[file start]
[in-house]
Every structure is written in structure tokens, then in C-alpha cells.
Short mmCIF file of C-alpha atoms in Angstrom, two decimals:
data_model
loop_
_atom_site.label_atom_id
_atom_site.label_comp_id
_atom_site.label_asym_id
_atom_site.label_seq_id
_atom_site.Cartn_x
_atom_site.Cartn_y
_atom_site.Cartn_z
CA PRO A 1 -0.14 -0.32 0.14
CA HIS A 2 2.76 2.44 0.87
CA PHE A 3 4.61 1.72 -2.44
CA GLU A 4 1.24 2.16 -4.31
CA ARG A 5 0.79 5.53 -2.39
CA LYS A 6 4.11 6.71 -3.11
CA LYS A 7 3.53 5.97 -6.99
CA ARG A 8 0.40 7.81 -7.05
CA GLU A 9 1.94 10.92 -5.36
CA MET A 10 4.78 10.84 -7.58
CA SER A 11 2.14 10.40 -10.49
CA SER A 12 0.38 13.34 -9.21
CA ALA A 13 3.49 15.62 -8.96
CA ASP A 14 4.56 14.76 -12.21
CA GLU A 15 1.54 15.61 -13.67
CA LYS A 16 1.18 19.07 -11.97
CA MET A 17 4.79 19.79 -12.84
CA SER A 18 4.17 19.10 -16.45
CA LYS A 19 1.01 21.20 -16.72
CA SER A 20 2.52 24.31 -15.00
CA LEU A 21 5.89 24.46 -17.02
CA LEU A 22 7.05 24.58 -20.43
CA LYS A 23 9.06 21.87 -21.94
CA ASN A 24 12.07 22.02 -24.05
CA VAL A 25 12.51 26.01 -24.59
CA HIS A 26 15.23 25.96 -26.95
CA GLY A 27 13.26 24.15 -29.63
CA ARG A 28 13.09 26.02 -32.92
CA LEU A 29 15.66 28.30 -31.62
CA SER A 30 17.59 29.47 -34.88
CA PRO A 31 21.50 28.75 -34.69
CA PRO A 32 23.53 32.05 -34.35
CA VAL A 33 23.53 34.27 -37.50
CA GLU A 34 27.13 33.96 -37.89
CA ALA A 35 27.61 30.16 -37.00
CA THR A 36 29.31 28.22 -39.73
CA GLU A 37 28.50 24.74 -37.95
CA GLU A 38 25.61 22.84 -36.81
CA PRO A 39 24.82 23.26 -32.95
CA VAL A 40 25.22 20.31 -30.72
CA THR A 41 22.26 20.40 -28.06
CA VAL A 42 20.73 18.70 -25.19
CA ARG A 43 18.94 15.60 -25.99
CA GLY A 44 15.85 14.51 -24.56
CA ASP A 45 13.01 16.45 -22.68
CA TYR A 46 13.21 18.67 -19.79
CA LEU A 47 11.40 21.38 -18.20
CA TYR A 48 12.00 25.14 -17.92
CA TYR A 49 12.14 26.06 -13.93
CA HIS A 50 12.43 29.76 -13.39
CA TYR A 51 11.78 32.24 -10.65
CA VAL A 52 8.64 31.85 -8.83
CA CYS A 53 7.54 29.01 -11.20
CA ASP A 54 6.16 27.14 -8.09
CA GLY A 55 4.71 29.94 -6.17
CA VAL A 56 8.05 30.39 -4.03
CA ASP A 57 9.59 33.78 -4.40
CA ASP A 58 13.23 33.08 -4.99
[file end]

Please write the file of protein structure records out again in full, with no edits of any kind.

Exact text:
[in-house]
Every structure is written in structure tokens, then in C-alpha cells.
Short mmCIF file of C-alpha atoms in Angstrom, two decimals:
data_model
loop_
_atom_site.label_atom_id
_atom_site.label_comp_id
_atom_site.label_asym_id
_atom_site.label_seq_id
_atom_site.Cartn_x
_atom_site.Cartn_y
_atom_site.Cartn_z
CA PRO A 1 -0.14 -0.32 0.14
CA HIS A 2 2.76 2.44 0.87
CA PHE A 3 4.61 1.72 -2.44
CA GLU A 4 1.24 2.16 -4.31
CA ARG A 5 0.79 5.53 -2.39
CA LYS A 6 4.11 6.71 -3.11
CA LYS A 7 3.53 5.97 -6.99
CA ARG A 8 0.40 7.81 -7.05
CA GLU A 9 1.94 10.92 -5.36
CA MET A 10 4.78 10.84 -7.58
CA SER A 11 2.14 10.40 -10.49
CA SER A 12 0.38 13.34 -9.21
CA ALA A 13 3.49 15.62 -8.96
CA ASP A 14 4.56 14.76 -12.21
CA GLU A 15 1.54 15.61 -13.67
CA LYS A 16 1.18 19.07 -11.97
CA MET A 17 4.79 19.79 -12.84
CA SER A 18 4.17 19.10 -16.45
CA LYS A 19 1.01 21.20 -16.72
CA SER A 20 2.52 24.31 -15.00
CA LEU A 21 5.89 24.46 -17.02
CA LEU A 22 7.05 24.58 -20.43
CA LYS A 23 9.06 21.87 -21.94
CA ASN A 24 12.07 22.02 -24.05
CA VAL A 25 12.51 26.01 -24.59
CA HIS A 26 15.23 25.96 -26.95
CA GLY A 27 13.26 24.15 -29.63
CA ARG A 28 13.09 26.02 -32.92
CA LEU A 29 15.66 28.30 -31.62
CA SER A 30 17.59 29.47 -34.88
CA PRO A 31 21.50 28.75 -34.69
CA PRO A 32 23.53 32.05 -34.35
CA VAL A 33 23.53 34.27 -37.50
CA GLU A 34 27.13 33.96 -37.89
CA ALA A 35 27.61 30.16 -37.00
CA THR A 36 29.31 28.22 -39.73
CA GLU A 37 28.50 24.74 -37.95
CA GLU A 38 25.61 22.84 -36.81
CA PRO A 39 24.82 23.26 -32.95
CA VAL A 40 25.22 20.31 -30.72
CA THR A 41 22.26 20.40 -28.06
CA VAL A 42 20.73 18.70 -25.19
CA ARG A 43 18.94 15.60 -25.99
CA GLY A 44 15.85 14.51 -24.56
CA ASP A 45 13.01 16.45 -22.68
CA TYR A 46 13.21 18.67 -19.79
CA LEU A 47 11.40 21.38 -18.20
CA TYR A 48 12.00 25.14 -17.92
CA TYR A 49 12.14 26.06 -13.93
CA HIS A 50 12.43 29.76 -13.39
CA TYR A 51 11.78 32.24 -10.65
CA VAL A 52 8.64 31.85 -8.83
CA CYS A 53 7.54 29.01 -11.20
CA ASP A 54 6.16 27.14 -8.09
CA GLY A 55 4.71 29.94 -6.17
CA VAL A 56 8.05 30.39 -4.03
CA ASP A 57 9.59 33.78 -4.40
CA ASP A 58 13.23 33.08 -4.99